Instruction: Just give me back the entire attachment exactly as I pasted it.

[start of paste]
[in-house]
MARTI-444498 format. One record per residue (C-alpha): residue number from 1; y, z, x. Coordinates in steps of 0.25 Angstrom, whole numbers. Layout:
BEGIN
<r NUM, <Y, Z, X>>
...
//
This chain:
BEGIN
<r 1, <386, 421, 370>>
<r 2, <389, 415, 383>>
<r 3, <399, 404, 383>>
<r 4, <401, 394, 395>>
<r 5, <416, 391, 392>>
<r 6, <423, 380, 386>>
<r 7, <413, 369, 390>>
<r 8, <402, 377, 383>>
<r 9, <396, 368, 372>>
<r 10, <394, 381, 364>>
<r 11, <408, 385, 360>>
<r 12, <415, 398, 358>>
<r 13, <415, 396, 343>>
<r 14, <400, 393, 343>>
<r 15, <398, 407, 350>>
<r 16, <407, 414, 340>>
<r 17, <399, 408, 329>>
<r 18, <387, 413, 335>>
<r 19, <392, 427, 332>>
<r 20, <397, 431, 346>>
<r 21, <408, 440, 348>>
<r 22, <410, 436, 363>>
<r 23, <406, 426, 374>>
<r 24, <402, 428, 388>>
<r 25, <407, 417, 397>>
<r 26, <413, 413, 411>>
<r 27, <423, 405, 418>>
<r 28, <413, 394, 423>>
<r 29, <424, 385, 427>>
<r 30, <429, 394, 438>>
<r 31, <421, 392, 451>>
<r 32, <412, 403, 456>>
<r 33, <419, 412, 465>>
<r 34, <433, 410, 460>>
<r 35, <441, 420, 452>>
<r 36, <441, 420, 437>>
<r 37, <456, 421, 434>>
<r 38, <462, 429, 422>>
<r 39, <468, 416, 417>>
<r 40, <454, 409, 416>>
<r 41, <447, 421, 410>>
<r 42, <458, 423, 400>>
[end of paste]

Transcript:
[in-house]
MARTI-444498 format. One record per residue (C-alpha): residue number from 1; y, z, x. Coordinates in steps of 0.25 Angstrom, whole numbers. Layout:
BEGIN
<r NUM, <Y, Z, X>>
...
//
This chain:
BEGIN
<r 1, <386, 421, 370>>
<r 2, <389, 415, 383>>
<r 3, <399, 404, 383>>
<r 4, <401, 394, 395>>
<r 5, <416, 391, 392>>
<r 6, <423, 380, 386>>
<r 7, <413, 369, 390>>
<r 8, <402, 377, 383>>
<r 9, <396, 368, 372>>
<r 10, <394, 381, 364>>
<r 11, <408, 385, 360>>
<r 12, <415, 398, 358>>
<r 13, <415, 396, 343>>
<r 14, <400, 393, 343>>
<r 15, <398, 407, 350>>
<r 16, <407, 414, 340>>
<r 17, <399, 408, 329>>
<r 18, <387, 413, 335>>
<r 19, <392, 427, 332>>
<r 20, <397, 431, 346>>
<r 21, <408, 440, 348>>
<r 22, <410, 436, 363>>
<r 23, <406, 426, 374>>
<r 24, <402, 428, 388>>
<r 25, <407, 417, 397>>
<r 26, <413, 413, 411>>
<r 27, <423, 405, 418>>
<r 28, <413, 394, 423>>
<r 29, <424, 385, 427>>
<r 30, <429, 394, 438>>
<r 31, <421, 392, 451>>
<r 32, <412, 403, 456>>
<r 33, <419, 412, 465>>
<r 34, <433, 410, 460>>
<r 35, <441, 420, 452>>
<r 36, <441, 420, 437>>
<r 37, <456, 421, 434>>
<r 38, <462, 429, 422>>
<r 39, <468, 416, 417>>
<r 40, <454, 409, 416>>
<r 41, <447, 421, 410>>
<r 42, <458, 423, 400>>